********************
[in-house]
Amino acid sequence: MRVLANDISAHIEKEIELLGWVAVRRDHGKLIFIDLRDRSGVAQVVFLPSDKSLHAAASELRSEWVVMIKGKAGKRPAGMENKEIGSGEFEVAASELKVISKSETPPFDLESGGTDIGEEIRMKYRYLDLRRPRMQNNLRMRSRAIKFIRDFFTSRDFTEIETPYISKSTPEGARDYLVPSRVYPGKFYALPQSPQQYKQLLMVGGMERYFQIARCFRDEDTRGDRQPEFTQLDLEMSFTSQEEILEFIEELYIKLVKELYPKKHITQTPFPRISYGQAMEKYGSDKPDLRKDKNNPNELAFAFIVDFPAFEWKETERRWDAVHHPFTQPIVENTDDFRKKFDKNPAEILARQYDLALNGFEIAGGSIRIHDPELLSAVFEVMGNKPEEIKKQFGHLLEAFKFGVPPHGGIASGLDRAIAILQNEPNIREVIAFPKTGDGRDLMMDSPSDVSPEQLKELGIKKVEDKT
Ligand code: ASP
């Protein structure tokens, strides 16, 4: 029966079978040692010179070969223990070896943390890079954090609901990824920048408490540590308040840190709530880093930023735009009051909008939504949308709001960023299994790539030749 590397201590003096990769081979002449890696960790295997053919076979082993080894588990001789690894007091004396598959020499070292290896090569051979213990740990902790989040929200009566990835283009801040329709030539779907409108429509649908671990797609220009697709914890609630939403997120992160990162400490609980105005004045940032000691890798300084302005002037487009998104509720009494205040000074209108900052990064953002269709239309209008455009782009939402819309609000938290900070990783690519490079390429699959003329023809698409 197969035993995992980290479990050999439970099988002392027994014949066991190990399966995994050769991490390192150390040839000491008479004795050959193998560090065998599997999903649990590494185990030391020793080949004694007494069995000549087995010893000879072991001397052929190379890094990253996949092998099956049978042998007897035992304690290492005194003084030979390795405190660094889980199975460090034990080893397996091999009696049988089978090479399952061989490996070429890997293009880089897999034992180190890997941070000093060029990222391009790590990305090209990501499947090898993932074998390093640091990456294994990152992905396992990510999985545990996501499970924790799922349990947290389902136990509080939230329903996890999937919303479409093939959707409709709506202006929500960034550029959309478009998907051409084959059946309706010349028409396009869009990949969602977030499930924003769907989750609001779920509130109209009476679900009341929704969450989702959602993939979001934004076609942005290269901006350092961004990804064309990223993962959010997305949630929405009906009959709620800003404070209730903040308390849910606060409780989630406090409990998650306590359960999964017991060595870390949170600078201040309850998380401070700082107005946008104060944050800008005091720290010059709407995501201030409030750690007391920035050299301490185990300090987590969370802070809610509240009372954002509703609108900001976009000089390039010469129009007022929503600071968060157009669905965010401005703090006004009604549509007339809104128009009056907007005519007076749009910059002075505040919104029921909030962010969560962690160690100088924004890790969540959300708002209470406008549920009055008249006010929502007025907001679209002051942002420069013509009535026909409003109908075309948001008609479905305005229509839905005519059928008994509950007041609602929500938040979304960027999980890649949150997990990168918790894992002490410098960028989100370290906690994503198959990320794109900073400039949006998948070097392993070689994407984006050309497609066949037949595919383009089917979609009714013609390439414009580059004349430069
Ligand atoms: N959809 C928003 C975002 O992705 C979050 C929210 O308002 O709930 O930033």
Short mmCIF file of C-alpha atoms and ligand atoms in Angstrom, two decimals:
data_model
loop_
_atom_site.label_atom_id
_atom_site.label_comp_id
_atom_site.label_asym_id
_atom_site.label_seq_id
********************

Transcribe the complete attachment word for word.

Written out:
[in-house]
Amino acid sequence: MRVLANDISAHIEKEIELLGWVAVRRDHGKLIFIDLRDRSGVAQVVFLPSDKSLHAAASELRSEWVVMIKGKAGKRPAGMENKEIGSGEFEVAASELKVISKSETPPFDLESGGTDIGEEIRMKYRYLDLRRPRMQNNLRMRSRAIKFIRDFFTSRDFTEIETPYISKSTPEGARDYLVPSRVYPGKFYALPQSPQQYKQLLMVGGMERYFQIARCFRDEDTRGDRQPEFTQLDLEMSFTSQEEILEFIEELYIKLVKELYPKKHITQTPFPRISYGQAMEKYGSDKPDLRKDKNNPNELAFAFIVDFPAFEWKETERRWDAVHHPFTQPIVENTDDFRKKFDKNPAEILARQYDLALNGFEIAGGSIRIHDPELLSAVFEVMGNKPEEIKKQFGHLLEAFKFGVPPHGGIASGLDRAIAILQNEPNIREVIAFPKTGDGRDLMMDSPSDVSPEQLKELGIKKVEDKT
Ligand code: ASP
């Protein structure tokens, strides 16, 4: 029966079978040692010179070969223990070896943390890079954090609901990824920048408490540590308040840190709530880093930023735009009051909008939504949308709001960023299994790539030749 590397201590003096990769081979002449890696960790295997053919076979082993080894588990001789690894007091004396598959020499070292290896090569051979213990740990902790989040929200009566990835283009801040329709030539779907409108429509649908671990797609220009697709914890609630939403997120992160990162400490609980105005004045940032000691890798300084302005002037487009998104509720009494205040000074209108900052990064953002269709239309209008455009782009939402819309609000938290900070990783690519490079390429699959003329023809698409 197969035993995992980290479990050999439970099988002392027994014949066991190990399966995994050769991490390192150390040839000491008479004795050959193998560090065998599997999903649990590494185990030391020793080949004694007494069995000549087995010893000879072991001397052929190379890094990253996949092998099956049978042998007897035992304690290492005194003084030979390795405190660094889980199975460090034990080893397996091999009696049988089978090479399952061989490996070429890997293009880089897999034992180190890997941070000093060029990222391009790590990305090209990501499947090898993932074998390093640091990456294994990152992905396992990510999985545990996501499970924790799922349990947290389902136990509080939230329903996890999937919303479409093939959707409709709506202006929500960034550029959309478009998907051409084959059946309706010349028409396009869009990949969602977030499930924003769907989750609001779920509130109209009476679900009341929704969450989702959602993939979001934004076609942005290269901006350092961004990804064309990223993962959010997305949630929405009906009959709620800003404070209730903040308390849910606060409780989630406090409990998650306590359960999964017991060595870390949170600078201040309850998380401070700082107005946008104060944050800008005091720290010059709407995501201030409030750690007391920035050299301490185990300090987590969370802070809610509240009372954002509703609108900001976009000089390039010469129009007022929503600071968060157009669905965010401005703090006004009604549509007339809104128009009056907007005519007076749009910059002075505040919104029921909030962010969560962690160690100088924004890790969540959300708002209470406008549920009055008249006010929502007025907001679209002051942002420069013509009535026909409003109908075309948001008609479905305005229509839905005519059928008994509950007041609602929500938040979304960027999980890649949150997990990168918790894992002490410098960028989100370290906690994503198959990320794109900073400039949006998948070097392993070689994407984006050309497609066949037949595919383009089917979609009714013609390439414009580059004349430069
Ligand atoms: N959809 C928003 C975002 O992705 C979050 C929210 O308002 O709930 O930033």
Short mmCIF file of C-alpha atoms and ligand atoms in Angstrom, two decimals:
data_model
loop_
_atom_site.label_atom_id
_atom_site.label_comp_id
_atom_site.label_asym_id
_atom_site.label_seq_id